Would you do me the great favor and tell me the names of one or two of the early Christian writers who name Peter as Pope or Bishop of Rome?
That would save me the trouble of hunting through everyone to convince myself of a negative, and then I would find that I had missed one.
St. Clement, a disciple of the Apostles, who, after Linus and Anacletus, succeeded St. Peter as the fourth in the list of popes. In his "Epistle to the Corinthians", written in A.D. 95 or 96, he bids them receive back the bishops whom a turbulent faction among them had expelled. "If any man", he says, "should be disobedient unto the words spoken by God through us, let them understand that they will entangle themselves in no slight transgression and danger" (Ep. 59). Moreover, he bids them "render obedience unto the things written by us through the Holy Spirit".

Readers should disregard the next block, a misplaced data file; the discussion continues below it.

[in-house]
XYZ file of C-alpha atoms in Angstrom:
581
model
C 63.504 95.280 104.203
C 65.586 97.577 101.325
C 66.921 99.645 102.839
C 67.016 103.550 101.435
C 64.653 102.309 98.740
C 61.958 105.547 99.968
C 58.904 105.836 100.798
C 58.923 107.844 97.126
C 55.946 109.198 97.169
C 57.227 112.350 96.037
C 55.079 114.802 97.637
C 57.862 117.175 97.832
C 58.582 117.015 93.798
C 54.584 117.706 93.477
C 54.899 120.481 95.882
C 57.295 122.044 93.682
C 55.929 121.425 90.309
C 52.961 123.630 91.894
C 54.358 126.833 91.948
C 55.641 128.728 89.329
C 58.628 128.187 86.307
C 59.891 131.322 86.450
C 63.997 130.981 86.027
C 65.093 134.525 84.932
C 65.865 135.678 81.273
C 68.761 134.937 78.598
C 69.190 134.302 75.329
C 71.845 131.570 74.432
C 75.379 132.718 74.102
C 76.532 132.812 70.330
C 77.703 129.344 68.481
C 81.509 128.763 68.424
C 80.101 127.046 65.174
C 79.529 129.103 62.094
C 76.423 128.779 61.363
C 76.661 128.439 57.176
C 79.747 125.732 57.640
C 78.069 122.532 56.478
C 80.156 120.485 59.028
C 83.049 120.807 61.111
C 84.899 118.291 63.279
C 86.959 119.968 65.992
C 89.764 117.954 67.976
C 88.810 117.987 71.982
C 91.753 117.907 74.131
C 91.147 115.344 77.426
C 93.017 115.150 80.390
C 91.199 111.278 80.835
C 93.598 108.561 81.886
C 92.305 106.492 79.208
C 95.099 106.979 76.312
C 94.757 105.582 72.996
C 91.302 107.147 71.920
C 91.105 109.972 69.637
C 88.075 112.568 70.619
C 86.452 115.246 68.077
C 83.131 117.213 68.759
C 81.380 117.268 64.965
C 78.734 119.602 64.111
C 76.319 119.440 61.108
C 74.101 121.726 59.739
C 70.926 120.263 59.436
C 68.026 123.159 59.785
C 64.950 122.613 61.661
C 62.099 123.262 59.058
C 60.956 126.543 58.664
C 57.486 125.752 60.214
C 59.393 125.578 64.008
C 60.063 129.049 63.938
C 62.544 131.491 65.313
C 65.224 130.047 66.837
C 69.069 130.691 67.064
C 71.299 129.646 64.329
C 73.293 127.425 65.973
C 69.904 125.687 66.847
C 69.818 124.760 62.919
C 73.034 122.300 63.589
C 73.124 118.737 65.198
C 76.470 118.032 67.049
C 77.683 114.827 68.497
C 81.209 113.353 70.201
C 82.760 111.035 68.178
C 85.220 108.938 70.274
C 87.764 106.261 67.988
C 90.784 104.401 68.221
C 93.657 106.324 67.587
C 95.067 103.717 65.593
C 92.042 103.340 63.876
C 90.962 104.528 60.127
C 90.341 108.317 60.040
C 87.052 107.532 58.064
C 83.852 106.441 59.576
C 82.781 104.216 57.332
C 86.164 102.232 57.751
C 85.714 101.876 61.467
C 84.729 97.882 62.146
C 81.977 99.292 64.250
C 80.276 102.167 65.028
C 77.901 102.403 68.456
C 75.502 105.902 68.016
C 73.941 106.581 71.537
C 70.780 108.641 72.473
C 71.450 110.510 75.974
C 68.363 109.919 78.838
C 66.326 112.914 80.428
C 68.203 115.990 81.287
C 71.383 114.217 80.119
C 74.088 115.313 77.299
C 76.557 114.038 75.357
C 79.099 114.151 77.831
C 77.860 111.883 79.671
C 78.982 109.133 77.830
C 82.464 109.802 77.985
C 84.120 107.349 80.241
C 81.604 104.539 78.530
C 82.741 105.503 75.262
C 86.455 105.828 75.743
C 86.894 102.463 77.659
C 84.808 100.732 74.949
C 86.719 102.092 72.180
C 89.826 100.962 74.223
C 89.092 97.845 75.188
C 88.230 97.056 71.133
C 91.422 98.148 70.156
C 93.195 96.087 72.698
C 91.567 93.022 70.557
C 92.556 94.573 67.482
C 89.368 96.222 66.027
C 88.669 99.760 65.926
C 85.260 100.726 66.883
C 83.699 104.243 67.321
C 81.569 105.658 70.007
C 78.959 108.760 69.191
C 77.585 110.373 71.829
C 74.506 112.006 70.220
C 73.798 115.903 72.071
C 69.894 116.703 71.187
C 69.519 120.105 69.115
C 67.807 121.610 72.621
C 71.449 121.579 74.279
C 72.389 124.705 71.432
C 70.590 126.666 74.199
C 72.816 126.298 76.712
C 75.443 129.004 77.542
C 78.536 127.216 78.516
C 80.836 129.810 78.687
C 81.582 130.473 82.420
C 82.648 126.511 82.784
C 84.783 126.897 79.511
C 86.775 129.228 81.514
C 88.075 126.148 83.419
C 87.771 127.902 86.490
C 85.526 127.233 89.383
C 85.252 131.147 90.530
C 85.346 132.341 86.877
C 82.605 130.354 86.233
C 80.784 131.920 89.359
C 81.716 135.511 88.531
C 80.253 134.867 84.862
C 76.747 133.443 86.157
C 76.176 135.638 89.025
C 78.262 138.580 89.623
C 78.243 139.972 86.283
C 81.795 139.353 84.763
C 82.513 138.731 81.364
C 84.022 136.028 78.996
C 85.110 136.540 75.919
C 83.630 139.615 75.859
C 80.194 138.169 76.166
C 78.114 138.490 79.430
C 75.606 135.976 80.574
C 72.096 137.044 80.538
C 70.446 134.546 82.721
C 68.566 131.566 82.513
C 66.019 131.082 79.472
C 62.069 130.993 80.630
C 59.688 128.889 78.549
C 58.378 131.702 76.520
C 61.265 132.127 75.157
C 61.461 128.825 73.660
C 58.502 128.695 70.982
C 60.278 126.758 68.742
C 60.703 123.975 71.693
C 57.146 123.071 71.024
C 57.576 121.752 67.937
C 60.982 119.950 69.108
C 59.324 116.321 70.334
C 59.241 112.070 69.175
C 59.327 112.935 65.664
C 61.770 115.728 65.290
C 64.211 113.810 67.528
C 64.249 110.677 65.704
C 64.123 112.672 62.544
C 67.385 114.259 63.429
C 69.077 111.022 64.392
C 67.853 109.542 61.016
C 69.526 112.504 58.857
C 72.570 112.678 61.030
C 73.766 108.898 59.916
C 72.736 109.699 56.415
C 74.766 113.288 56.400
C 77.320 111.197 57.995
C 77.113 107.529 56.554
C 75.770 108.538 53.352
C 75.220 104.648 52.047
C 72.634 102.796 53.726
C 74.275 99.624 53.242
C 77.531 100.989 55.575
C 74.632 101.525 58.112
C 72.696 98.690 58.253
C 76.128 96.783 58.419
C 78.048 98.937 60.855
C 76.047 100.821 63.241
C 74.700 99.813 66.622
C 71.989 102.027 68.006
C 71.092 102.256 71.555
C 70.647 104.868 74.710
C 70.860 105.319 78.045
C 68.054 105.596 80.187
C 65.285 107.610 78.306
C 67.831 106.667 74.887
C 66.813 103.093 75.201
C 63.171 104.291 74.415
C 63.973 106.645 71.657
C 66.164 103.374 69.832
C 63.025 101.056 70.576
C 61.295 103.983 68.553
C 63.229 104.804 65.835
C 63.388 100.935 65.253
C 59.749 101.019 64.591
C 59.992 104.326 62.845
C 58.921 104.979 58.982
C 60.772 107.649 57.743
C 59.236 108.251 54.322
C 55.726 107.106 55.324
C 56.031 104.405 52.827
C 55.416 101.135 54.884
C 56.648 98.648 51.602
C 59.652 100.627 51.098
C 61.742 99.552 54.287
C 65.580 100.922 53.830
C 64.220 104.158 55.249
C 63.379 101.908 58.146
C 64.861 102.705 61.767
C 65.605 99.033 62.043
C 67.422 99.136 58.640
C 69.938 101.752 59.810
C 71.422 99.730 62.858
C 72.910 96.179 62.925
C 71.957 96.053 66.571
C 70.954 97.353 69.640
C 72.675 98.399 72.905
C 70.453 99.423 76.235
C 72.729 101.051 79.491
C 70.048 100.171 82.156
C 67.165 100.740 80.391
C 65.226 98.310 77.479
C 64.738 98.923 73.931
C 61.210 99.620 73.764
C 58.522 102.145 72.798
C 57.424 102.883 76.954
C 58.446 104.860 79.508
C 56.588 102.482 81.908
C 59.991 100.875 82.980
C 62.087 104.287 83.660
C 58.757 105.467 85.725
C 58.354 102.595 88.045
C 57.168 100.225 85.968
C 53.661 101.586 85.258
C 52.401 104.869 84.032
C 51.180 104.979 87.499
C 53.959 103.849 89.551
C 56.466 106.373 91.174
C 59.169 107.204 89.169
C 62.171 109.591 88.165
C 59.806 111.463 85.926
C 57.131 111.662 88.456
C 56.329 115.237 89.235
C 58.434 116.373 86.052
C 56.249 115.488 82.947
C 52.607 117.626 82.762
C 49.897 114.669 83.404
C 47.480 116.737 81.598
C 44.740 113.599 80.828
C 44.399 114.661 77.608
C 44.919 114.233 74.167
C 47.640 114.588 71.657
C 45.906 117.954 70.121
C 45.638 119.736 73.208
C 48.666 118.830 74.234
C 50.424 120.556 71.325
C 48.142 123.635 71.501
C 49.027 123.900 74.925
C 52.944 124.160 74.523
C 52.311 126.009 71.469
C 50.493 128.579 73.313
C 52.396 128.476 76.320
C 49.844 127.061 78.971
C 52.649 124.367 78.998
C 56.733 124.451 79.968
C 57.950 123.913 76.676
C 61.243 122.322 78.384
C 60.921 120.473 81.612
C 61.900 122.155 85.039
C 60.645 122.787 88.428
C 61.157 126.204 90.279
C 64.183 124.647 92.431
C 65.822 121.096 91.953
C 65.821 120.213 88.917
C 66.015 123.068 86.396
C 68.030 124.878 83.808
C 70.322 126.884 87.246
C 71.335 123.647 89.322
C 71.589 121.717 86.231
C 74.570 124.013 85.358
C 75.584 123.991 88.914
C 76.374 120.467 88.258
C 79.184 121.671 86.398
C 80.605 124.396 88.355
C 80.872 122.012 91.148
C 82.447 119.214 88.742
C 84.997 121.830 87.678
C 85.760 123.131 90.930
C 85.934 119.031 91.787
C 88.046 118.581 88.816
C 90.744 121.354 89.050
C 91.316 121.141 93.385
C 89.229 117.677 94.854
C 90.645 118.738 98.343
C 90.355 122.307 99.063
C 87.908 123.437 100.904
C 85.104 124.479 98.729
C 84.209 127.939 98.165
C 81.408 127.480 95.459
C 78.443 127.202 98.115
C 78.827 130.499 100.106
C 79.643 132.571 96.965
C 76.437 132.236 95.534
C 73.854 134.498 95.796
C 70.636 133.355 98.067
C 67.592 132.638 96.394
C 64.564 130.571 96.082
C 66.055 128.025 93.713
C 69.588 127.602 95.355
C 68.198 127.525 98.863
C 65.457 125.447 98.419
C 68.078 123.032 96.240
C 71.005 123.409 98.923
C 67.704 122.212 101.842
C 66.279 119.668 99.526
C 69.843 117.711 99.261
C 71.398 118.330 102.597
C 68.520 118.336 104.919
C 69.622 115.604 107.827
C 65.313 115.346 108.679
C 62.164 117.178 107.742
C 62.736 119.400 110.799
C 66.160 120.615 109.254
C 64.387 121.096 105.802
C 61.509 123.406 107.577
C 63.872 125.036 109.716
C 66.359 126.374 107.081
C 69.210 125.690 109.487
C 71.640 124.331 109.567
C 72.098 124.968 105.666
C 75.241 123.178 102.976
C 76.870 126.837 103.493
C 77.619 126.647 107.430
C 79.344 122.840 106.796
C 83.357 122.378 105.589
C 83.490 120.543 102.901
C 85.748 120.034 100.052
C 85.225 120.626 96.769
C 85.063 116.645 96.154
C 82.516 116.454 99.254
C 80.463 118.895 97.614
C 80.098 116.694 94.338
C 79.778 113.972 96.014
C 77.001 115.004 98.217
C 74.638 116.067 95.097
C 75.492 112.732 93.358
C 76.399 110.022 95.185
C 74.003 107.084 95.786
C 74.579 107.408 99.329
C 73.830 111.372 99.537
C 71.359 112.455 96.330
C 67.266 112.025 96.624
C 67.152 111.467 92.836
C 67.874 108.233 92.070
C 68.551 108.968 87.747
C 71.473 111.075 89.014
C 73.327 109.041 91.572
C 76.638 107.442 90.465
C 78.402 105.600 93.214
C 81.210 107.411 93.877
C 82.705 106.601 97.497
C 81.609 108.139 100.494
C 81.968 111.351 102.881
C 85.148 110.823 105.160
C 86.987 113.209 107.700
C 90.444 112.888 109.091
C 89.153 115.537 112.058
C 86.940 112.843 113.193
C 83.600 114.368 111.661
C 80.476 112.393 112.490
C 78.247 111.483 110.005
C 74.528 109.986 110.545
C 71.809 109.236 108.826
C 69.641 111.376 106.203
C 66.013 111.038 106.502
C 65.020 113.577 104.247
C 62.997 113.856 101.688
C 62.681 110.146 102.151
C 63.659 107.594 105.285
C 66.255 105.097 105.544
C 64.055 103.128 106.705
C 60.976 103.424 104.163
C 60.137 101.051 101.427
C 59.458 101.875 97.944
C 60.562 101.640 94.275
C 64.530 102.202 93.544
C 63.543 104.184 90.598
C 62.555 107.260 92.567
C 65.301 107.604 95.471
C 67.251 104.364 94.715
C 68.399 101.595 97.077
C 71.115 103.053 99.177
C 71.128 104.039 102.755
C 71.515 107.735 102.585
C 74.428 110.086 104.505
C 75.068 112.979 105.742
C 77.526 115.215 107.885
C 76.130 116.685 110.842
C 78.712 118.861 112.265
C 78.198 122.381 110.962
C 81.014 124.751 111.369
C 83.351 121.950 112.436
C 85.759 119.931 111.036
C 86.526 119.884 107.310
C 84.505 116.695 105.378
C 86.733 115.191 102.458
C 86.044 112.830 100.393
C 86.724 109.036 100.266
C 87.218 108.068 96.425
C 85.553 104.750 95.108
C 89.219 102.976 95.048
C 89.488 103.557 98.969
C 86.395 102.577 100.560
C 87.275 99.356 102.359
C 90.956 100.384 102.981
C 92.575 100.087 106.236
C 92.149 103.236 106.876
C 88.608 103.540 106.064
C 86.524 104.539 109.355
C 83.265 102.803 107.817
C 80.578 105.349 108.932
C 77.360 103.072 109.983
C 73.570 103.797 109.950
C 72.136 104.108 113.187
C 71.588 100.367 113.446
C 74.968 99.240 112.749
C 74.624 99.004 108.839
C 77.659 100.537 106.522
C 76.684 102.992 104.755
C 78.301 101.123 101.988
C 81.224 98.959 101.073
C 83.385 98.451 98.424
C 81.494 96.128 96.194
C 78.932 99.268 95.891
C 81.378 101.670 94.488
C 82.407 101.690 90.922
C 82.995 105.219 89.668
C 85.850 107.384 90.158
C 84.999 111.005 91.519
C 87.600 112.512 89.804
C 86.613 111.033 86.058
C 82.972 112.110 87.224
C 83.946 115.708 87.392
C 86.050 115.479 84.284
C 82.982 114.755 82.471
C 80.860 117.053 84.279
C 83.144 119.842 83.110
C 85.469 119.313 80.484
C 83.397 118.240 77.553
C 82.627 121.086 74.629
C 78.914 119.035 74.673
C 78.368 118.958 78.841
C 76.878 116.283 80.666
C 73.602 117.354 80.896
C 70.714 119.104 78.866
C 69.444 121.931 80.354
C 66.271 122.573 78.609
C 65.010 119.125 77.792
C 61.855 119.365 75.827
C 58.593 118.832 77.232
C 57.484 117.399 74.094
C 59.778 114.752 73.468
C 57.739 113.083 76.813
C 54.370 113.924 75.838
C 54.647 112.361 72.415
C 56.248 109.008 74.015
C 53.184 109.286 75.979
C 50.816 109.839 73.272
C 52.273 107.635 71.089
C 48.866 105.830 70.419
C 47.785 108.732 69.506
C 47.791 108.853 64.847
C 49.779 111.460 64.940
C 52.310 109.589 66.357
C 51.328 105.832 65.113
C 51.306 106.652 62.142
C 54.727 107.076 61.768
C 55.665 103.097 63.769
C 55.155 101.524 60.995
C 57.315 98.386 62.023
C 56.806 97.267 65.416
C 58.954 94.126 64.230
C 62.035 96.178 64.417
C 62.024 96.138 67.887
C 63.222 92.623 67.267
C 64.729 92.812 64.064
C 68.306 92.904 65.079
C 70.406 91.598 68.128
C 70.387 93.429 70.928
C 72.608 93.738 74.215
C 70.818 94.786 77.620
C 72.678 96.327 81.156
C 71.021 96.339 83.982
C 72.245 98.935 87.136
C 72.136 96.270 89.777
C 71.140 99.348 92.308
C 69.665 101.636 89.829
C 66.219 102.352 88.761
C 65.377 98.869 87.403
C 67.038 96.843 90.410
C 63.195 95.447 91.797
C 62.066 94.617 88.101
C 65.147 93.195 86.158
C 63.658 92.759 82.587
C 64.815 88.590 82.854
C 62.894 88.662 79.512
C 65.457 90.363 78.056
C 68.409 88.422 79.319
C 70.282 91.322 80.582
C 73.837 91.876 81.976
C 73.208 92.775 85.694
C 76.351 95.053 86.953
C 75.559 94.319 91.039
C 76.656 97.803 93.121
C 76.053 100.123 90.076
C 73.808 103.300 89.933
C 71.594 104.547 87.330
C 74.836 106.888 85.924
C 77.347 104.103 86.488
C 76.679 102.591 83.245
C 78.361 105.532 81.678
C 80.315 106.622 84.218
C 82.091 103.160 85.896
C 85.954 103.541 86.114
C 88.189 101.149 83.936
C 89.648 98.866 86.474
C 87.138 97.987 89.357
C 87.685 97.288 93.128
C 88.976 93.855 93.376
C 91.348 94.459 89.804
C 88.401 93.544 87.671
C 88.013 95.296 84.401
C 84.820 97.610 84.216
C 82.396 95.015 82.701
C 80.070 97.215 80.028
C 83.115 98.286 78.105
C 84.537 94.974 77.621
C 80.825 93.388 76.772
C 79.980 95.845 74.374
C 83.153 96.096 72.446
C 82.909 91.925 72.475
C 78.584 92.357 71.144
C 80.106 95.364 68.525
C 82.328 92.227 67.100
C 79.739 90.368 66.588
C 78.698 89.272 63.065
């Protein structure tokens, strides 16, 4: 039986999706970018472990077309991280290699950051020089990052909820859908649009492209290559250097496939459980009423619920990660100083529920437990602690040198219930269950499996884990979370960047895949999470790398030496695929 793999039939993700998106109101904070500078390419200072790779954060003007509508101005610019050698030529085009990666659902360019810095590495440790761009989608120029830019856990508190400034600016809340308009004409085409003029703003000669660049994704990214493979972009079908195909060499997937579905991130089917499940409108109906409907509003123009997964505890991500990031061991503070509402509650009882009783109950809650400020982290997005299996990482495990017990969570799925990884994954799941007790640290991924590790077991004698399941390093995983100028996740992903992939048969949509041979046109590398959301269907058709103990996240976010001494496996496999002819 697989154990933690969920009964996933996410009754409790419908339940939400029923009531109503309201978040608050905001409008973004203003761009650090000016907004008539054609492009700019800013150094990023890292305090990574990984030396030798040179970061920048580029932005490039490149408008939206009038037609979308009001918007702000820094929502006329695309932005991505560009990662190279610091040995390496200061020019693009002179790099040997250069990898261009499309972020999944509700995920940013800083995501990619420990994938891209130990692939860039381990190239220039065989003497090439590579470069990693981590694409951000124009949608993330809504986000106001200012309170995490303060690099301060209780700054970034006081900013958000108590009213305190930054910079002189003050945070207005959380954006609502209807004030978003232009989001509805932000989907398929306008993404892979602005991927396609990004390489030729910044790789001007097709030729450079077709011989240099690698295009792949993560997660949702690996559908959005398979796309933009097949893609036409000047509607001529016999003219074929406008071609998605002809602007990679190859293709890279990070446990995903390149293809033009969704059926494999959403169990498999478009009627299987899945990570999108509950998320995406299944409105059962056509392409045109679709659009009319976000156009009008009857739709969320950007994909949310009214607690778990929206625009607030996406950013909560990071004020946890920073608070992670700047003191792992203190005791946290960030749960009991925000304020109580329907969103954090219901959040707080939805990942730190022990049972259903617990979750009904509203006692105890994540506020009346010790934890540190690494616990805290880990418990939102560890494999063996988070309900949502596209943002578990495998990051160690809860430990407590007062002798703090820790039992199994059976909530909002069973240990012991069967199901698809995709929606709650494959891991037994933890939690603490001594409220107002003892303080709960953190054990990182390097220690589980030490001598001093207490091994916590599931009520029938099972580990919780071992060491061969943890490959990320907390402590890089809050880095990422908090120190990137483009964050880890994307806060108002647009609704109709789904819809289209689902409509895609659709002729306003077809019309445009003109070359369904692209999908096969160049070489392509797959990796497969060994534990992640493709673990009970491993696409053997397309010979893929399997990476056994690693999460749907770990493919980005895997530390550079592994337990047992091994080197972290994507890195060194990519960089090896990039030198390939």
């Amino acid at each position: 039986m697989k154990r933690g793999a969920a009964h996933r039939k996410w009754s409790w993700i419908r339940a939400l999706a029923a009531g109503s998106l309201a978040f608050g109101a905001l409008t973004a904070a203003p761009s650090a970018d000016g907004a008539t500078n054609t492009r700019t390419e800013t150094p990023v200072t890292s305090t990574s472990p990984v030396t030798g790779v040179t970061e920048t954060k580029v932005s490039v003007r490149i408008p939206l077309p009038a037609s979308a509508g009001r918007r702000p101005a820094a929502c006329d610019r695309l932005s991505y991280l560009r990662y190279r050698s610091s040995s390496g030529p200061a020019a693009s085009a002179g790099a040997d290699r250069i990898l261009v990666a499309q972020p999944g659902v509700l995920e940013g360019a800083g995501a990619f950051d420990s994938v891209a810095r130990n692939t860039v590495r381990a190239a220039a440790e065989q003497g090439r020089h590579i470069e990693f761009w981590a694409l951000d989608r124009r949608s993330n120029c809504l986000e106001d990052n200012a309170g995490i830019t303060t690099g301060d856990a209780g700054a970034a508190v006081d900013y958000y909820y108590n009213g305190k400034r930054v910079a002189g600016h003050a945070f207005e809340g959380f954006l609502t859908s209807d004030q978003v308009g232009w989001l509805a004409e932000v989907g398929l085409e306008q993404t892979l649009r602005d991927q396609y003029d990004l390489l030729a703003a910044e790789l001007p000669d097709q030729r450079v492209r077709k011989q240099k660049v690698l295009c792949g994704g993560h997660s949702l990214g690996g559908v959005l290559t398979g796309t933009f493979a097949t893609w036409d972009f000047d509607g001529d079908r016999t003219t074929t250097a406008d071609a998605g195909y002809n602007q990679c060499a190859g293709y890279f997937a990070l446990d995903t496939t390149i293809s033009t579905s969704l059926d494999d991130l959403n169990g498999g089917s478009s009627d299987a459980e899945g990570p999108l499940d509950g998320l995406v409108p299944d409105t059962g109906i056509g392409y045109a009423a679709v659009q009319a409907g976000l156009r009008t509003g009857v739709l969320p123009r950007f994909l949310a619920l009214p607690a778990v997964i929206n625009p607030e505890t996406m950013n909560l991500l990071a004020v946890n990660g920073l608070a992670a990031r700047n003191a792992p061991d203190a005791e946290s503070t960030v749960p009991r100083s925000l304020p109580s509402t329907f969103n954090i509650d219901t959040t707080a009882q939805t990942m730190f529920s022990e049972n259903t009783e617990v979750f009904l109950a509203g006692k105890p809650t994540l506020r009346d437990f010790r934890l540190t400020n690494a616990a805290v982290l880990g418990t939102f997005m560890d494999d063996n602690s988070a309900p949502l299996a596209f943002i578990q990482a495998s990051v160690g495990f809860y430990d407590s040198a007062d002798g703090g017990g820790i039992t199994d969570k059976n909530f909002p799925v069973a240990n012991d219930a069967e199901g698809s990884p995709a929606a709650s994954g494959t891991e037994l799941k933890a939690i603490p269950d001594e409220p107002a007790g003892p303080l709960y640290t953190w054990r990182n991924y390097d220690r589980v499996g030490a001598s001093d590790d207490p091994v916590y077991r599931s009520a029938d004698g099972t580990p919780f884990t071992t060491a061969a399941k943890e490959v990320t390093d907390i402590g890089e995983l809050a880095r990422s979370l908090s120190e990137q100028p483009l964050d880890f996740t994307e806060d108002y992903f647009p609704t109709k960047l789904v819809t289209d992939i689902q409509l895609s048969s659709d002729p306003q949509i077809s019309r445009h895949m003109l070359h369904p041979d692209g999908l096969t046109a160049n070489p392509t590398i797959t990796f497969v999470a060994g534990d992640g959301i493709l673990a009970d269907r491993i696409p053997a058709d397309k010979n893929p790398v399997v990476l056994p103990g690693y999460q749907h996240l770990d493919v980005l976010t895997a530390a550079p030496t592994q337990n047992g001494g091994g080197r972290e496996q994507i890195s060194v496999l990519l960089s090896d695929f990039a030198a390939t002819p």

St. Ignatius of Antioch, ca. 107 A.D., in the opening of his letter to the Roman Church, refers to its presiding over all other Churches.
St. Irenaeus, a disciple of St. Polycarp, who had been appointed Bishop of Smyrna by St. John, in "Adversus Haereses" (3:3:2), cites the Apostolic tradition faithfully preserved by the Church from the twelve Apostles. He notes that the See of Rome is preeminent because of its descent from St. Paul and St. Peter.
When we get on into the 2nd and early 3rd century, the references to the primacy of Peter are so numerous (Tertullian, St. Cyprian, St. Dionysius of Alexandria, etc.) that there's no point in contesting it.